Chronic diseases hinder good cancer survival rates
There are many people in this position and the number is increasing; cancer patients who not only have to fight against cancer, but also suffer from other diseases. So-called comorbidity is a large and growing problem, not least because we are becoming older and age increases the risk of contracting cancer as well as other diseases.
How much diseases such as diabetes, COPD (chronic obstructive pulmonary disease), arthritis, depression and cardiovascular disease mean for cancer survival depends on the type of cancer; but the overall picture is the same. Other diseases have a strong negative impact on both the one and five-year survival rate. For example, for breast cancer the five-year survival rate for patients without other diseases is 83 percent. For patients with one or two other chronic diseases the survival rate is 64 percent, while it is 50 percent for those with three or more diseases. This is shown by new figures from the Central Denmark Region that have just been published in a special edition of the scientific journal Clinical Epidemiology. This edition focuses on cancer and comorbidity and is based on research from Aarhus University and Aarhus University Hospital.
Poorer survival to be expected - but not so poor
According to Henrik Toft Sørensen, professor of clinical epidemiology at Aarhus University and Aarhus University Hospital, it is to be expected that survival rates are worse if you have a poorer state of health. But it is problematic that a similar improvement in the survival rate of this group of cancer patients has not happened.
"Our studies show that other diseases have a very significant importance for survival, and we can see that these patients have not experienced the same progress in survival rates as other cancer patients have experienced during the last 15 years," says professor Henrik Toft Sørensen, who has written the editorial in the journal.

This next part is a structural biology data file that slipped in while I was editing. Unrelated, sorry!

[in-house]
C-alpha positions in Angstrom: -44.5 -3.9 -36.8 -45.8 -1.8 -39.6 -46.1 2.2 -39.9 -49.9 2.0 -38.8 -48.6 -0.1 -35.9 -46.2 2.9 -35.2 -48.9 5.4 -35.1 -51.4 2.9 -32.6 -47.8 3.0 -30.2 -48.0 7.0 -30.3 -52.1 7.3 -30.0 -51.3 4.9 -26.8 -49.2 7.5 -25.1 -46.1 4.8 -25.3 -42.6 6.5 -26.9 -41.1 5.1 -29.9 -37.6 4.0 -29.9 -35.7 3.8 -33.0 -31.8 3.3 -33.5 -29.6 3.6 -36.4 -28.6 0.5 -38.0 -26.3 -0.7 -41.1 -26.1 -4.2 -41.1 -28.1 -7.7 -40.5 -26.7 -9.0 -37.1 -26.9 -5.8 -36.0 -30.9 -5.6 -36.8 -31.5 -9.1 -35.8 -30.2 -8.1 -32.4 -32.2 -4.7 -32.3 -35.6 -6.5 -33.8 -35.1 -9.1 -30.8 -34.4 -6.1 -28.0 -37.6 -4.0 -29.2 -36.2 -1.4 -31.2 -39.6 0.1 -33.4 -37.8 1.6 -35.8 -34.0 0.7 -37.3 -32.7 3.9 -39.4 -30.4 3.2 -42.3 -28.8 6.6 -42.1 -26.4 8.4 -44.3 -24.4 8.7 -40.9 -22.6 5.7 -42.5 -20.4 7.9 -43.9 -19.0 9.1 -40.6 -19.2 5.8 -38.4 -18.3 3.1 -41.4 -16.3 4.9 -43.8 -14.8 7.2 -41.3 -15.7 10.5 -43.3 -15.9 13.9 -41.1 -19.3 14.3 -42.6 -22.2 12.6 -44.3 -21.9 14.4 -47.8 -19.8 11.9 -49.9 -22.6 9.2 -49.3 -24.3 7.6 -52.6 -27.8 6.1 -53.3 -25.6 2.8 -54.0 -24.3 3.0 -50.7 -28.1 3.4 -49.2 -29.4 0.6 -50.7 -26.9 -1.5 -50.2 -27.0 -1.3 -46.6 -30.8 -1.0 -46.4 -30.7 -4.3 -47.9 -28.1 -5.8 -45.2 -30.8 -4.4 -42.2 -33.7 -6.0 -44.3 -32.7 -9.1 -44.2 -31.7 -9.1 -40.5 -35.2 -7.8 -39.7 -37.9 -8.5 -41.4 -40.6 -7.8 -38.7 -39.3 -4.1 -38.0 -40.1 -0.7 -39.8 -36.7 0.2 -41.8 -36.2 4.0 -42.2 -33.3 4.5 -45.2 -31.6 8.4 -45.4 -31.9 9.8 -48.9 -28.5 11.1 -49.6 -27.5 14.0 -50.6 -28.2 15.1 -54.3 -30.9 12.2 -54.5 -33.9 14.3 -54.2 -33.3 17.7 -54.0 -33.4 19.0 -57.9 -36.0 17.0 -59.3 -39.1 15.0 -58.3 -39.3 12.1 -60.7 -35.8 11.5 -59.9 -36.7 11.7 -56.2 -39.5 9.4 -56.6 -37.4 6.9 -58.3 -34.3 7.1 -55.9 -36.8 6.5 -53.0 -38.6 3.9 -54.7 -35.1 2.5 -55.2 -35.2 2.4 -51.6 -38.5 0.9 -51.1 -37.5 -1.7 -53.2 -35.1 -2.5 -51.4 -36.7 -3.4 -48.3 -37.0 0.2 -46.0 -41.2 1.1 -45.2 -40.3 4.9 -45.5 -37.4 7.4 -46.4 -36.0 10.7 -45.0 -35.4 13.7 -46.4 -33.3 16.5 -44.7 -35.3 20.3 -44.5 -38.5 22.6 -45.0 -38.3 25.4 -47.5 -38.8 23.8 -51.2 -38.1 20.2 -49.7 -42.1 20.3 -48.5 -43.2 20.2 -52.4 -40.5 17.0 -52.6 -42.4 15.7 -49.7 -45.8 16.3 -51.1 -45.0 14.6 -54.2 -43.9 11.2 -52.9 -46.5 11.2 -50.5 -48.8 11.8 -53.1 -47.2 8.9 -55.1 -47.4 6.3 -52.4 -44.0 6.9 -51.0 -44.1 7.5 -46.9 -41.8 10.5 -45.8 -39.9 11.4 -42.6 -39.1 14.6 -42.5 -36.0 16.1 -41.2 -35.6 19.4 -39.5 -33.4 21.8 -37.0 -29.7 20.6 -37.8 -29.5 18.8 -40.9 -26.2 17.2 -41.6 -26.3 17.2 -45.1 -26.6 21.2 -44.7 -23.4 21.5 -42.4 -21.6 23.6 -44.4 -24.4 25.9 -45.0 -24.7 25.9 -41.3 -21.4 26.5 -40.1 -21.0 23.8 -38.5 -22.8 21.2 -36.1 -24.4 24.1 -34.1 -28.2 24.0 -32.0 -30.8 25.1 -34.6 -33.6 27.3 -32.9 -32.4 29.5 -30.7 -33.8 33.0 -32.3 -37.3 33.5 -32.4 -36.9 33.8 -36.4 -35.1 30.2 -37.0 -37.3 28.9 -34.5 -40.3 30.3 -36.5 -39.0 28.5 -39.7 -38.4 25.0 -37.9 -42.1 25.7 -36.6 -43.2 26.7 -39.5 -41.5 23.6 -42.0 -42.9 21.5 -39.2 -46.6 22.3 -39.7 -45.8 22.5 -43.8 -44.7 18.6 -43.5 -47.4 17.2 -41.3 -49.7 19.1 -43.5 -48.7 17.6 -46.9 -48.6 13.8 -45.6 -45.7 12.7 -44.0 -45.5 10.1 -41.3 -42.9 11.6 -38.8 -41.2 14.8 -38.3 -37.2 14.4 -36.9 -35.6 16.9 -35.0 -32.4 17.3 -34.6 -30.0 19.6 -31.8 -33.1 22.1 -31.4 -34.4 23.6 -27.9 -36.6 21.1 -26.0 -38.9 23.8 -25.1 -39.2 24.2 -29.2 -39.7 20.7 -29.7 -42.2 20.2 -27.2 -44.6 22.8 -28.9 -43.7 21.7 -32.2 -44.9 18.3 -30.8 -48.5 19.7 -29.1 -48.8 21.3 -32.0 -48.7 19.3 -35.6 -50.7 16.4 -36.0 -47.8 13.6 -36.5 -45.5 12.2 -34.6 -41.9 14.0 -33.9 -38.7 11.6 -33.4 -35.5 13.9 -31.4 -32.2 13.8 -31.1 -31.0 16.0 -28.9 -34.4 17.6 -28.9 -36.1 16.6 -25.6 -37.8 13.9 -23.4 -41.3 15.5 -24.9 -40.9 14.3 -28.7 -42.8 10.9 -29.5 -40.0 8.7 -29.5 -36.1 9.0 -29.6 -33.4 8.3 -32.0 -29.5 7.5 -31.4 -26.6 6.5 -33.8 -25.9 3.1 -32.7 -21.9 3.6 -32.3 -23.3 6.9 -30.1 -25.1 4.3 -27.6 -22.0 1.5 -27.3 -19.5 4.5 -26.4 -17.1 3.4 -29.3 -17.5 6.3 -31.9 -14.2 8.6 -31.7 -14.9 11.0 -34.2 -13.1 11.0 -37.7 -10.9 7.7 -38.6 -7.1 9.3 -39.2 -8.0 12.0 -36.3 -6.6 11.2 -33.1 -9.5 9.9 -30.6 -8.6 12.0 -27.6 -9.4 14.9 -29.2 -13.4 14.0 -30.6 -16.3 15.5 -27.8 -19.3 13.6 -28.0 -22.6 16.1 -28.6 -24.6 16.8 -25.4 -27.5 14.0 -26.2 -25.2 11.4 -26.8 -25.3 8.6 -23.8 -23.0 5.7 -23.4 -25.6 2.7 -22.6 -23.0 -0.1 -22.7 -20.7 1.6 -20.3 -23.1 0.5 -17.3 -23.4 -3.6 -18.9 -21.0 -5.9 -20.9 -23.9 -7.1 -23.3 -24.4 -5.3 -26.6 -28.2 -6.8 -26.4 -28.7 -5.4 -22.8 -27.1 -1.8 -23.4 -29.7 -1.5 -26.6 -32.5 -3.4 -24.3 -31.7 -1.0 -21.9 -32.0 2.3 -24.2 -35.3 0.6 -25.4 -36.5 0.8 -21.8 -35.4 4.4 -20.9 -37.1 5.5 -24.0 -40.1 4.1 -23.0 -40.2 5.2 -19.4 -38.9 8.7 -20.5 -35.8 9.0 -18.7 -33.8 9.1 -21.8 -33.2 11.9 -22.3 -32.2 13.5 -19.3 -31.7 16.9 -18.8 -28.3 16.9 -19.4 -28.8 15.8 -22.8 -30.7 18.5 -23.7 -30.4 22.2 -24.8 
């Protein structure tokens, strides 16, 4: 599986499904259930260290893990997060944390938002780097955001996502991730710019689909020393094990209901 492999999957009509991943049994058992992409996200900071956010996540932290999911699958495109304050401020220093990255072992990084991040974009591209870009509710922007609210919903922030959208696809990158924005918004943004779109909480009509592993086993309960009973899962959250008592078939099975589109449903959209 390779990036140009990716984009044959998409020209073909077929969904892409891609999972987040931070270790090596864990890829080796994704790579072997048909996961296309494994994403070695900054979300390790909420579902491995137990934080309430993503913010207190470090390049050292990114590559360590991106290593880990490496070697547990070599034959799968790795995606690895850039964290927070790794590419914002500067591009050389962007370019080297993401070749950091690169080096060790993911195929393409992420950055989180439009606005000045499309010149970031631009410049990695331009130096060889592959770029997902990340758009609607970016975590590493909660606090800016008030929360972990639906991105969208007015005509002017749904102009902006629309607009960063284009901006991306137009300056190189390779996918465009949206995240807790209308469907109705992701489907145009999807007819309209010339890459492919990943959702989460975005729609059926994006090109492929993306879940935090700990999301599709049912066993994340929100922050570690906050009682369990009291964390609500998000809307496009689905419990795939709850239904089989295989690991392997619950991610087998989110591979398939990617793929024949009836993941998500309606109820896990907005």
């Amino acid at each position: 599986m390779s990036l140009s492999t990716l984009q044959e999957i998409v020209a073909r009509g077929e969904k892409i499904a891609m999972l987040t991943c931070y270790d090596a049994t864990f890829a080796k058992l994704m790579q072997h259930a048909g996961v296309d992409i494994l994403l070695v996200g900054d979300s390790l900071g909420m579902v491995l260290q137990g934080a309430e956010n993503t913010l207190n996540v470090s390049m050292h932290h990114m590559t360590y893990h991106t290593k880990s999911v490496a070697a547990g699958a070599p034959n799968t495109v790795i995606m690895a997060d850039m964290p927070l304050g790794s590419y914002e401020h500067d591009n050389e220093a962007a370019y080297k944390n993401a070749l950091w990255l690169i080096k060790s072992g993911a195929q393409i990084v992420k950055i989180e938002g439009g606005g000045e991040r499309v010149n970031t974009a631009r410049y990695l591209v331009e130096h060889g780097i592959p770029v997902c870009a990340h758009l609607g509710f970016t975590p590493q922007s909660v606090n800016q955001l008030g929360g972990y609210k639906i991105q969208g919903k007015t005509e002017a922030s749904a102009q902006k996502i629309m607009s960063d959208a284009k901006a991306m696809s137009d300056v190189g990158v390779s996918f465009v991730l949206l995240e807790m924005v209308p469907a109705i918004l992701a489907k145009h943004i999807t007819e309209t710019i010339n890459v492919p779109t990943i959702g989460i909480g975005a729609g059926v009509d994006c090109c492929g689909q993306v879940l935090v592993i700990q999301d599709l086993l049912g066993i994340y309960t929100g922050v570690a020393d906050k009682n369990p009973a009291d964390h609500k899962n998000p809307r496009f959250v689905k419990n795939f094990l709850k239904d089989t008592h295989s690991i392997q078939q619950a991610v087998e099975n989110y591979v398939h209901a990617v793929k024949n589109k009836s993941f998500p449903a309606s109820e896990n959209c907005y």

The problem has previously been overlooked, though there has been greater awareness following the publication of specific figures on the problem 10 years ago.
"It has long been the case that cancer doctors are concerned with cancer, arthritis doctors with arthritis and so on. But increasing attention is being paid to the significance of the patients having other diseases," he says.
Many patients have other diseases
It is estimated that around 40 percent of all Danish cancer patients have one or more other diseases with which they have been hospitalised. 30 percent have one or two other diseases, while 10 percent have three or more diseases. This appears from a systematic literature review (SLR) of all of the studies of comorbidity and breast, lung and colon cancer that have been carried out in Denmark and abroad over the past decade. The study is financed by the Danish Cancer Society and has just been published in the journal Clinical Epidemiology, along with the new figures.
That so many also have other diseases is due not only to age but also unhealthy lifestyles. According to Henrik Toft Sørensen, part of the explanation of the poor survival rate can also be found here. Smoking, alcohol and being overweight simply give a poorer rate of survival. After these factors, what means something here is the treatment. Among other things because patients with other diseases have a greatly increased risk of complications, but also because there is a risk of them receiving either too much or too little treatment.
Lack of knowledge about the proper treatment
Whether it is the cancer that the patients die of is unclear, explains PhD Mette Søgaard, Clinical Epidemiological Department, Aarhus University and Aarhus University Hospital, who are behind the literature review.
"It is not clear what the patients die of - whether it is the cancer or the other diseases. However, we can see that it is neither due to the fact that they have a more aggressive cancer, that the disease is more advanced when detected, or that the patients are older," she says.
What can be seen, however, is that cancer patients with other diseases do not receive the same treatment as other cancer patients. This is probably because they cannot tolerate the treatment quite as well and because they experience complications more often than other cancer patients. According to Mette Søgaard, it could nonetheless be interesting to investigate whether we use the right treatment.
"There are still a lot of unanswered questions - not least whether some of these patients are receiving too little treatment," she says.
Frede Olesen, chairman of the Danish Cancer Society shares this assessment:
"It is obvious that the treatment must often be individually adapted when there are several concurrent diseases. But basically, the poor results are unsatisfactory and we must focus our research on the reasons for this lack of progress. We have to carefully examine whether the quality of the simultaneous treatment of several diseases is good enough," says Frede Olesen.